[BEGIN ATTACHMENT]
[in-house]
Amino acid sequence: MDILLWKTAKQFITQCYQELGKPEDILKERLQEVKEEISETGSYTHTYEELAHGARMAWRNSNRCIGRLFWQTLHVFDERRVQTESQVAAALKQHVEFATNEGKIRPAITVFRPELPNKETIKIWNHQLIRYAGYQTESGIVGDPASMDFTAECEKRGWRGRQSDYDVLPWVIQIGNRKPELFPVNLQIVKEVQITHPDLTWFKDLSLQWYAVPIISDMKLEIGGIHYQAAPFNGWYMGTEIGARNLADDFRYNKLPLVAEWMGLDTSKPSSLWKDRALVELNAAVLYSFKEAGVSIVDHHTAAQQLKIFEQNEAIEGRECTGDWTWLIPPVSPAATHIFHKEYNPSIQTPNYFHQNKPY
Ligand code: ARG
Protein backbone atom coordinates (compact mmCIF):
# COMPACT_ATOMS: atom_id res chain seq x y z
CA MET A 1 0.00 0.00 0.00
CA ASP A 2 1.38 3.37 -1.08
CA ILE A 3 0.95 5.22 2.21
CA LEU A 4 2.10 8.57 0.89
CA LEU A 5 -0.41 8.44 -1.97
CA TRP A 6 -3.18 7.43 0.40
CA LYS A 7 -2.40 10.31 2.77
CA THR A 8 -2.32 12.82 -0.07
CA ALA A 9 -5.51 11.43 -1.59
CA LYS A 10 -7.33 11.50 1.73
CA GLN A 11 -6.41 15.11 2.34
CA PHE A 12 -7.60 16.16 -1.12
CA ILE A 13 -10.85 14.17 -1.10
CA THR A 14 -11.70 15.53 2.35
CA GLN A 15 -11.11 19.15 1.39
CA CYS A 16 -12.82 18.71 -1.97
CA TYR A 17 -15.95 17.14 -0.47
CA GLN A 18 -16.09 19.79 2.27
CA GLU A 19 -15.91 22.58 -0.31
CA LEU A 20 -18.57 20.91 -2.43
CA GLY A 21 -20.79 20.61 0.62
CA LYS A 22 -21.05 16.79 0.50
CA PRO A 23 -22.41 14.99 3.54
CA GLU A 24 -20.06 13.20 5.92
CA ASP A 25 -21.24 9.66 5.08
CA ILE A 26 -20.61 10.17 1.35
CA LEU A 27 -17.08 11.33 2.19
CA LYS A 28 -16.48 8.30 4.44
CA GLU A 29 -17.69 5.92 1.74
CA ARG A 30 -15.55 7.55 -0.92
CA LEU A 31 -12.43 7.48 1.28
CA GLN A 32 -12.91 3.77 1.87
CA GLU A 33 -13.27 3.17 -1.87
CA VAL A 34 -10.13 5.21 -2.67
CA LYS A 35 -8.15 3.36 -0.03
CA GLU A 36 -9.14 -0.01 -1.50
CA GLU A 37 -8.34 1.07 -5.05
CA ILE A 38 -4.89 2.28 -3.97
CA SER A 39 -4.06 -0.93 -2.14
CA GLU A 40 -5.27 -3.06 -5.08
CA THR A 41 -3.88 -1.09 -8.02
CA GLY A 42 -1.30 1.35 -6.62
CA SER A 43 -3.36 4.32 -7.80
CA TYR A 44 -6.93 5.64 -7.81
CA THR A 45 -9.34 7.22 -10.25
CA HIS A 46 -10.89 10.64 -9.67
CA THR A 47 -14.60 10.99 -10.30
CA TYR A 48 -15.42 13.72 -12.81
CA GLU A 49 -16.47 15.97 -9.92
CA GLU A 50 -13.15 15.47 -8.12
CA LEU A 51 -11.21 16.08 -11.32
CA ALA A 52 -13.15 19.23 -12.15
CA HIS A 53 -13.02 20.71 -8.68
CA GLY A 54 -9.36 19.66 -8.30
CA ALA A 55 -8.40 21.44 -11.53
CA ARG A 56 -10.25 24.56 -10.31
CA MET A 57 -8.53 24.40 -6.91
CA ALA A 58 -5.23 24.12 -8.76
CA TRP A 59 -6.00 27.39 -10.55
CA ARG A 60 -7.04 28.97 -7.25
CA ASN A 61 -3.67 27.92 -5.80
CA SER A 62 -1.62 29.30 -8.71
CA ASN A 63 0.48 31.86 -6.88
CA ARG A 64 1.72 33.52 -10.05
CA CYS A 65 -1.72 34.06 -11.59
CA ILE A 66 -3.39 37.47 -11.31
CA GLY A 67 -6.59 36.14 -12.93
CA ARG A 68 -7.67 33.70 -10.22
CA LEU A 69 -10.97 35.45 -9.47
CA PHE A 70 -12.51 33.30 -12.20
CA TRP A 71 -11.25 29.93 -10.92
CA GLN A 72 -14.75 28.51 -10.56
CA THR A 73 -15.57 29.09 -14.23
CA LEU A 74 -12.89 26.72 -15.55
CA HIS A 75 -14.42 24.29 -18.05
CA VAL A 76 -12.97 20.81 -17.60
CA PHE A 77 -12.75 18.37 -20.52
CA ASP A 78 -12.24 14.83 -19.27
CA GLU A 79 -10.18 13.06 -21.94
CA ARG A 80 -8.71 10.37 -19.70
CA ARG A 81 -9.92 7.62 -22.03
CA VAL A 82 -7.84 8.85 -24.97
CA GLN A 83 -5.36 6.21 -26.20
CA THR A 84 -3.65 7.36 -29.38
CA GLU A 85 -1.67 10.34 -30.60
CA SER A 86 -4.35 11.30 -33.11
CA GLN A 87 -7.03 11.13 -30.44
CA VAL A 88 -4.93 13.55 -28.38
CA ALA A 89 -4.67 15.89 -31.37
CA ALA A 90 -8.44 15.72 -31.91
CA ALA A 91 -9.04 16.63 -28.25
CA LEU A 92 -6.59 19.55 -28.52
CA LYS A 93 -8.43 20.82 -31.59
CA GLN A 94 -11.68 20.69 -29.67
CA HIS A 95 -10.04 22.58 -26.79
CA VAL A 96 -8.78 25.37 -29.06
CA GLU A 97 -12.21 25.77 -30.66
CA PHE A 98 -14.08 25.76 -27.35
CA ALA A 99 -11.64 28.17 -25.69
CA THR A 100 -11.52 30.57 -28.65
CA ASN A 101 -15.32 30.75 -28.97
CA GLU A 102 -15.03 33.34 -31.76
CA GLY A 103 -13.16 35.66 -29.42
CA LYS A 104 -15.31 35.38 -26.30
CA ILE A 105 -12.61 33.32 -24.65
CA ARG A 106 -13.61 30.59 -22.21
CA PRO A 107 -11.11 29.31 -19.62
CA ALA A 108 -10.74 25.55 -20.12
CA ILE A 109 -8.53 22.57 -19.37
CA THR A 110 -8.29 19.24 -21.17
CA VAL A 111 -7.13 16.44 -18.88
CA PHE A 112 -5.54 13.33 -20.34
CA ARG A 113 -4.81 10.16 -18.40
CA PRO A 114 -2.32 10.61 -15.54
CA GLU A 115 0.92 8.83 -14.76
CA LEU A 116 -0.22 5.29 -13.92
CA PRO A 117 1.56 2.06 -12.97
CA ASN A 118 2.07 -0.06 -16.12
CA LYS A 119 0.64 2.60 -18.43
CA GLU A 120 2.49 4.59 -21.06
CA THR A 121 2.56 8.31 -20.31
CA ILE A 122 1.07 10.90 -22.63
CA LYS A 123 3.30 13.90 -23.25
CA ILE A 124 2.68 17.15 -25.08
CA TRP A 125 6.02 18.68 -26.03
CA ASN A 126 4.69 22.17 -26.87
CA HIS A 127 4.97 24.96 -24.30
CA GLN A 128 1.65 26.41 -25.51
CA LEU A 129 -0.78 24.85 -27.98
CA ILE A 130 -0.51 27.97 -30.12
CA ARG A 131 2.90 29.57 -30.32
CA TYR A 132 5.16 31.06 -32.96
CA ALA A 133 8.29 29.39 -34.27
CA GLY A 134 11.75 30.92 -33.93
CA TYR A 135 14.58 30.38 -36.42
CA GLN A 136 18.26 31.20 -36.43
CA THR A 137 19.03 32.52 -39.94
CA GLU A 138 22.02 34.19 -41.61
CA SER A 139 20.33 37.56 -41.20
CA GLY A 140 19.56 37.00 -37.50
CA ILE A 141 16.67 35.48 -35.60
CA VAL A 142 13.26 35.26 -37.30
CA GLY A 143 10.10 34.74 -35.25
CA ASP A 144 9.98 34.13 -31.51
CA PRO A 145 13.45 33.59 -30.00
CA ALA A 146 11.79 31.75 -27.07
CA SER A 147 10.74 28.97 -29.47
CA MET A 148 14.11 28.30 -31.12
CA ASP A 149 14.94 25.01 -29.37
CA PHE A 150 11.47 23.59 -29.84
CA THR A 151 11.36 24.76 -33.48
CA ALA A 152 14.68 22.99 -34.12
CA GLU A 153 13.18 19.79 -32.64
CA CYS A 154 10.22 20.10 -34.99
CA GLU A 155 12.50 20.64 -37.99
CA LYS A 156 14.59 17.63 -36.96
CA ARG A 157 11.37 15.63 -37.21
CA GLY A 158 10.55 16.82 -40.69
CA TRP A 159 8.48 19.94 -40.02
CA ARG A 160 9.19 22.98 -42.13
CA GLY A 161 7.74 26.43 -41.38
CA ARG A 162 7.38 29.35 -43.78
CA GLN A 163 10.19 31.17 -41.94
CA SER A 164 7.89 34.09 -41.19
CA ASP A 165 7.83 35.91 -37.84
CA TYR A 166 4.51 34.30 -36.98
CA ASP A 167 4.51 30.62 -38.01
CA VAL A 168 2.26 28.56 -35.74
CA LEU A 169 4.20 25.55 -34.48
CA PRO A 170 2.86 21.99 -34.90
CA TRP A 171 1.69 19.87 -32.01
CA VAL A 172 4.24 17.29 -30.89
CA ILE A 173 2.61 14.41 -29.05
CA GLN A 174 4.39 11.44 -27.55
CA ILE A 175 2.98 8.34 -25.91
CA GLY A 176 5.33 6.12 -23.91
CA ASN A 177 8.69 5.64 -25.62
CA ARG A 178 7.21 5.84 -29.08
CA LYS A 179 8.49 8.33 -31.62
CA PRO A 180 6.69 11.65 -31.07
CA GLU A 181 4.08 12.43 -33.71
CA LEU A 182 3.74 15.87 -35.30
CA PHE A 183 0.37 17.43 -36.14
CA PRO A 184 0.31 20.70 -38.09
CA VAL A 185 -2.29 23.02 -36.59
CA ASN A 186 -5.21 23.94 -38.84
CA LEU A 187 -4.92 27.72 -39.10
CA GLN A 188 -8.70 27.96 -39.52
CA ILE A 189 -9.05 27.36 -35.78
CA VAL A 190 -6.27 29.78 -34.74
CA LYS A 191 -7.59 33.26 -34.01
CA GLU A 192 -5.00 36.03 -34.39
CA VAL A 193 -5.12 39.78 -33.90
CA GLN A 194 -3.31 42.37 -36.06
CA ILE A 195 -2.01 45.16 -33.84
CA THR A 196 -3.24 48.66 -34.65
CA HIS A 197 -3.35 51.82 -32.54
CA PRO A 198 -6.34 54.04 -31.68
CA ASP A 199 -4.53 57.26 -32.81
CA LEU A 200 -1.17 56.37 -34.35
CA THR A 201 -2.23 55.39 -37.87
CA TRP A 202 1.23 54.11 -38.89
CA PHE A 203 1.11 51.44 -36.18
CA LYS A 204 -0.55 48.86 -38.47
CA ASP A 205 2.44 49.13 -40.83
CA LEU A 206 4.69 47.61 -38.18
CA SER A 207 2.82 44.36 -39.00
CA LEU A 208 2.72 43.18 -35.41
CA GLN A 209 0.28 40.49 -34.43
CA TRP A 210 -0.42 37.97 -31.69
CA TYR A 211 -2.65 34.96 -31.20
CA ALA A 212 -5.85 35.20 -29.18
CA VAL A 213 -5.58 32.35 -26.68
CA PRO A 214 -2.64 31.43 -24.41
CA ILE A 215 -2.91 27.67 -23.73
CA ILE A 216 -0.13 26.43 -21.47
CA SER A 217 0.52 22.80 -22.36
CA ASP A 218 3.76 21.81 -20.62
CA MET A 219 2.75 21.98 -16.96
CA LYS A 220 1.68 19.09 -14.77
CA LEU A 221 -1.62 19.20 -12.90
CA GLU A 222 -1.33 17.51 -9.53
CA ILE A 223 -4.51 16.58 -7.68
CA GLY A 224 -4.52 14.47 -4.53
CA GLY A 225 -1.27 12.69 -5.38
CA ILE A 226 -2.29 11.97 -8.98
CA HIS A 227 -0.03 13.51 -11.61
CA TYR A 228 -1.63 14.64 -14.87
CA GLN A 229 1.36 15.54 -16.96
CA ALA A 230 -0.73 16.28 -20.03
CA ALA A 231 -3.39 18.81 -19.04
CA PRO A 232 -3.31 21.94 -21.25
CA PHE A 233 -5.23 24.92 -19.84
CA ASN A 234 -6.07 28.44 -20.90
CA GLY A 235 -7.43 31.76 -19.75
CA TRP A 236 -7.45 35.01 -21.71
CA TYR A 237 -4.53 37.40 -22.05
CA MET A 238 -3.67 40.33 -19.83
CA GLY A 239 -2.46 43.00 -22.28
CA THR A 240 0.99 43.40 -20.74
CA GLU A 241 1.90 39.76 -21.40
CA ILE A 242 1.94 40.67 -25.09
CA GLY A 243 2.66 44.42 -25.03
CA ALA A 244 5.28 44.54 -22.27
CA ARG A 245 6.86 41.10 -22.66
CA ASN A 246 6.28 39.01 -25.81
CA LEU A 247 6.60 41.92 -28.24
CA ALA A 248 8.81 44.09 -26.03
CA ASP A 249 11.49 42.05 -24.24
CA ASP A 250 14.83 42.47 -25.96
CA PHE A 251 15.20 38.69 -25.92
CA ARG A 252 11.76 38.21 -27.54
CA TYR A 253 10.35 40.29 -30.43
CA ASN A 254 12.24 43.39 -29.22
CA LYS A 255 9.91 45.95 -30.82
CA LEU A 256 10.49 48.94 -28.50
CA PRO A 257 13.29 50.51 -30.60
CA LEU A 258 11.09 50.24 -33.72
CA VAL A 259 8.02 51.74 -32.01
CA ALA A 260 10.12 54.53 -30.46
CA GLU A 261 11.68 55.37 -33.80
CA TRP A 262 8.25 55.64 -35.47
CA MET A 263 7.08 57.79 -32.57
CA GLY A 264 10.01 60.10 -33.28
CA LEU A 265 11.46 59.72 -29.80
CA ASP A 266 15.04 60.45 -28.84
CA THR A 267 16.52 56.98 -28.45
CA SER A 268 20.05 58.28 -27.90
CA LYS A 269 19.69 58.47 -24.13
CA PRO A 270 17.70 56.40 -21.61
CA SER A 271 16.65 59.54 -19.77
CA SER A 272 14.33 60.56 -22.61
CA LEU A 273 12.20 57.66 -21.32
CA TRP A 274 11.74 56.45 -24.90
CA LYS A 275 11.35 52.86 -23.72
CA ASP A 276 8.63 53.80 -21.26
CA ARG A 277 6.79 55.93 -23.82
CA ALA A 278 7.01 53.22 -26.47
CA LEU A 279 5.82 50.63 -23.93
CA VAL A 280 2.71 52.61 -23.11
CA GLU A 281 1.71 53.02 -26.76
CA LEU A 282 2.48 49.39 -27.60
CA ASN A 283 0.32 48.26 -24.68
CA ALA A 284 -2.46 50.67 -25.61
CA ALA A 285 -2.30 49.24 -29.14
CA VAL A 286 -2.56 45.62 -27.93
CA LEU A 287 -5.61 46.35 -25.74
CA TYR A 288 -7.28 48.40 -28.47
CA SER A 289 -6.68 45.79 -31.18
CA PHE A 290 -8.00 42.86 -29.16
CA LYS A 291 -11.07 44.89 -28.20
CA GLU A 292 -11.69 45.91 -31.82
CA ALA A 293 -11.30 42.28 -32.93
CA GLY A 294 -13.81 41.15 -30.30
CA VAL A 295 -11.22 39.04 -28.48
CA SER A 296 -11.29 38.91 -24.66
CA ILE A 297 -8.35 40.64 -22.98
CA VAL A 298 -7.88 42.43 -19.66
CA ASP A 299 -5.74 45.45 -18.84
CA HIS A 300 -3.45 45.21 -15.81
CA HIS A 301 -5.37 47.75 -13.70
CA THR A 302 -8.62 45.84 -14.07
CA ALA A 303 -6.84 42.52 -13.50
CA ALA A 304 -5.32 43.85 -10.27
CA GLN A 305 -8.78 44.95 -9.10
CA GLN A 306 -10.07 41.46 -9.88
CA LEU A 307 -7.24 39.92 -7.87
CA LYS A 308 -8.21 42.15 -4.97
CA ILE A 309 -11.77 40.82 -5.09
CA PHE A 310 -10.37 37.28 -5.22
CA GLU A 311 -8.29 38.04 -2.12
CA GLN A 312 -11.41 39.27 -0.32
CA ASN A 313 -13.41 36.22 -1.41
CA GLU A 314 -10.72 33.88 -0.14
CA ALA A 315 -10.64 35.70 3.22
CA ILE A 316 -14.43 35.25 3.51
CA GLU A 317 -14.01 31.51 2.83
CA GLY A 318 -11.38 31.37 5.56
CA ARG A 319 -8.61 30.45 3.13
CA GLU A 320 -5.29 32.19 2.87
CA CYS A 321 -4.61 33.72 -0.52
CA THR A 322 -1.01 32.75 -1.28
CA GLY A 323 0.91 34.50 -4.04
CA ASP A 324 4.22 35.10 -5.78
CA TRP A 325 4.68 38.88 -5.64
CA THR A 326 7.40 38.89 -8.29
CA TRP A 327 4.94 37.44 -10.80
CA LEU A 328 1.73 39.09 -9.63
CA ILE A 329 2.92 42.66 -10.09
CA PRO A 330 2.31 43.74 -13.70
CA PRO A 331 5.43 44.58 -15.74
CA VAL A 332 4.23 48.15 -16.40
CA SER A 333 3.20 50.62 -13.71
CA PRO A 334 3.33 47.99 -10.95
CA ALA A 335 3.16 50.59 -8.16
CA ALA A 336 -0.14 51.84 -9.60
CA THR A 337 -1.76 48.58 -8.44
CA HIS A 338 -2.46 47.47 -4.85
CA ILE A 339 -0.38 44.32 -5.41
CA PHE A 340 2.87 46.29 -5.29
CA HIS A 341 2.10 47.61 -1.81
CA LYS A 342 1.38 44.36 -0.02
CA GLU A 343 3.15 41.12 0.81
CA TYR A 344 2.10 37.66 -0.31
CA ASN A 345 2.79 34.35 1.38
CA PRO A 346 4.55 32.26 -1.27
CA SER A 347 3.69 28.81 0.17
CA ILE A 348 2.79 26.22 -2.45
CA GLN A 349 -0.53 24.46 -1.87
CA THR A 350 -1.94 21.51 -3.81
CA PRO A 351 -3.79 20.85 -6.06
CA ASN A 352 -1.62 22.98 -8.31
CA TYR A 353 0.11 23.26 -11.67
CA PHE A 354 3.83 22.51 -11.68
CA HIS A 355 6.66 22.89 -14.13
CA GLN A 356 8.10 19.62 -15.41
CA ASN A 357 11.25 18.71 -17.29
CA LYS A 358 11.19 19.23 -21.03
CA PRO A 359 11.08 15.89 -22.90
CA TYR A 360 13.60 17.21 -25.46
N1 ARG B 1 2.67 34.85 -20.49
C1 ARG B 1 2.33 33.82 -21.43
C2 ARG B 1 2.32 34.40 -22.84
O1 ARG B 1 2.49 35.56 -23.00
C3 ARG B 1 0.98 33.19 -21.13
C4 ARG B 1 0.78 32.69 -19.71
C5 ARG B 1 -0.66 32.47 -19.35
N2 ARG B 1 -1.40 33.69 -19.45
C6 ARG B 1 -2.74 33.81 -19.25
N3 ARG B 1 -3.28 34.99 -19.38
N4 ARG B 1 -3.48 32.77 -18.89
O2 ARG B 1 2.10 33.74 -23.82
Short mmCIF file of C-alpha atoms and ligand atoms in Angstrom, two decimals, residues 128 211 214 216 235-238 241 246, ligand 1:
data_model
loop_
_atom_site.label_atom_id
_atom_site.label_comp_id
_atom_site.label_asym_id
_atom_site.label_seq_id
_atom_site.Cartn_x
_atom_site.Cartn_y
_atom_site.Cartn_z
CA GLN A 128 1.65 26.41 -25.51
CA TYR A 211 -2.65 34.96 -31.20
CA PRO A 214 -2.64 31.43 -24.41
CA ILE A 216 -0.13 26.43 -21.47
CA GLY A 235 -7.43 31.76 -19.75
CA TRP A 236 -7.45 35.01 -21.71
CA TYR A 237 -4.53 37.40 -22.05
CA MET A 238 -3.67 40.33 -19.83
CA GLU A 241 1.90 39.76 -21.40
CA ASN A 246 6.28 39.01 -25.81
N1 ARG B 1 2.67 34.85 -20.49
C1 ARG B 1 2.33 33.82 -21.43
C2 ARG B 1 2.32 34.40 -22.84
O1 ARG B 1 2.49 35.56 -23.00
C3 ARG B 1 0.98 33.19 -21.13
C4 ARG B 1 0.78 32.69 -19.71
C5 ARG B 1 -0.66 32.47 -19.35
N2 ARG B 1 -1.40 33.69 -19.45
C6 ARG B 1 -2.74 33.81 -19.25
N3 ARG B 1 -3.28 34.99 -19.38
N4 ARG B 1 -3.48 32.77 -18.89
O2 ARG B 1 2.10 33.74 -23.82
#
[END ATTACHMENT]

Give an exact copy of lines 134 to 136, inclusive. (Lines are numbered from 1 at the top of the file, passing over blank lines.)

CA LEU A 129 -0.78 24.85 -27.98
CA ILE A 130 -0.51 27.97 -30.12
CA ARG A 131 2.90 29.57 -30.32